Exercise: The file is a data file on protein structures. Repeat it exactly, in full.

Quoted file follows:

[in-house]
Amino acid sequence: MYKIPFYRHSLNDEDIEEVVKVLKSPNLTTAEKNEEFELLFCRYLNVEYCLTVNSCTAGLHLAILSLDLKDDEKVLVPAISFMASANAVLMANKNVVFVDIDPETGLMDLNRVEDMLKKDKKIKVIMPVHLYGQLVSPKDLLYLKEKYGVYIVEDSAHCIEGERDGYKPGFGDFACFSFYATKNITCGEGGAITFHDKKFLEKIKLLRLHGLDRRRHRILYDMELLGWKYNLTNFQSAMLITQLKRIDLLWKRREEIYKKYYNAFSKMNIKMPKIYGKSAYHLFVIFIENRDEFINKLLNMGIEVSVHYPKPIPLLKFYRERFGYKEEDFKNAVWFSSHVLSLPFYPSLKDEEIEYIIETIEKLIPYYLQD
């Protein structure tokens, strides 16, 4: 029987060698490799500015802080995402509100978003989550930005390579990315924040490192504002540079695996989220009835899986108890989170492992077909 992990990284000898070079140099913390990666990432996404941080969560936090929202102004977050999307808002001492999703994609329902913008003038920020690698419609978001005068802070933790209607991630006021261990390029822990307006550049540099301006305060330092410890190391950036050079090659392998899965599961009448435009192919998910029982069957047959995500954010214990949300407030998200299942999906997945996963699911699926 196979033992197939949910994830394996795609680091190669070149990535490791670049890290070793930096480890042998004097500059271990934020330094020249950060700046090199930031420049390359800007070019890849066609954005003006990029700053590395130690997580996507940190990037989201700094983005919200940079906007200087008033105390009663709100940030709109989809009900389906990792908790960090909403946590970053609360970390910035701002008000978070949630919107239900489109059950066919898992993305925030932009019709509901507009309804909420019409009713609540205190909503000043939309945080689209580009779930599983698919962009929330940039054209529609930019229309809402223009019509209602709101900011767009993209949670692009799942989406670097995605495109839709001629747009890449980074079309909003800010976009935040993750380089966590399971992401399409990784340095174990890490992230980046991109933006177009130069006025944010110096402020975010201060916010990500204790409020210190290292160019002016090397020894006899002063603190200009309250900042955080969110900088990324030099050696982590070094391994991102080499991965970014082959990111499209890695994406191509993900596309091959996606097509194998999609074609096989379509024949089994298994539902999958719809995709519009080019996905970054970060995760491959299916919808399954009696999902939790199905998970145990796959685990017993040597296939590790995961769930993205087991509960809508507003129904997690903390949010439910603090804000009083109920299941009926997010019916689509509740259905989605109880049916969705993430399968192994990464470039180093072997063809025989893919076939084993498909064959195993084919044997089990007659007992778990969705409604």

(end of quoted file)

[in-house]
Amino acid sequence: MYKIPFYRHSLNDEDIEEVVKVLKSPNLTTAEKNEEFELLFCRYLNVEYCLTVNSCTAGLHLAILSLDLKDDEKVLVPAISFMASANAVLMANKNVVFVDIDPETGLMDLNRVEDMLKKDKKIKVIMPVHLYGQLVSPKDLLYLKEKYGVYIVEDSAHCIEGERDGYKPGFGDFACFSFYATKNITCGEGGAITFHDKKFLEKIKLLRLHGLDRRRHRILYDMELLGWKYNLTNFQSAMLITQLKRIDLLWKRREEIYKKYYNAFSKMNIKMPKIYGKSAYHLFVIFIENRDEFINKLLNMGIEVSVHYPKPIPLLKFYRERFGYKEEDFKNAVWFSSHVLSLPFYPSLKDEEIEYIIETIEKLIPYYLQD
């Protein structure tokens, strides 16, 4: 029987060698490799500015802080995402509100978003989550930005390579990315924040490192504002540079695996989220009835899986108890989170492992077909 992990990284000898070079140099913390990666990432996404941080969560936090929202102004977050999307808002001492999703994609329902913008003038920020690698419609978001005068802070933790209607991630006021261990390029822990307006550049540099301006305060330092410890190391950036050079090659392998899965599961009448435009192919998910029982069957047959995500954010214990949300407030998200299942999906997945996963699911699926 196979033992197939949910994830394996795609680091190669070149990535490791670049890290070793930096480890042998004097500059271990934020330094020249950060700046090199930031420049390359800007070019890849066609954005003006990029700053590395130690997580996507940190990037989201700094983005919200940079906007200087008033105390009663709100940030709109989809009900389906990792908790960090909403946590970053609360970390910035701002008000978070949630919107239900489109059950066919898992993305925030932009019709509901507009309804909420019409009713609540205190909503000043939309945080689209580009779930599983698919962009929330940039054209529609930019229309809402223009019509209602709101900011767009993209949670692009799942989406670097995605495109839709001629747009890449980074079309909003800010976009935040993750380089966590399971992401399409990784340095174990890490992230980046991109933006177009130069006025944010110096402020975010201060916010990500204790409020210190290292160019002016090397020894006899002063603190200009309250900042955080969110900088990324030099050696982590070094391994991102080499991965970014082959990111499209890695994406191509993900596309091959996606097509194998999609074609096989379509024949089994298994539902999958719809995709519009080019996905970054970060995760491959299916919808399954009696999902939790199905998970145990796959685990017993040597296939590790995961769930993205087991509960809508507003129904997690903390949010439910603090804000009083109920299941009926997010019916689509509740259905989605109880049916969705993430399968192994990464470039180093072997063809025989893919076939084993498909064959195993084919044997089990007659007992778990969705409604």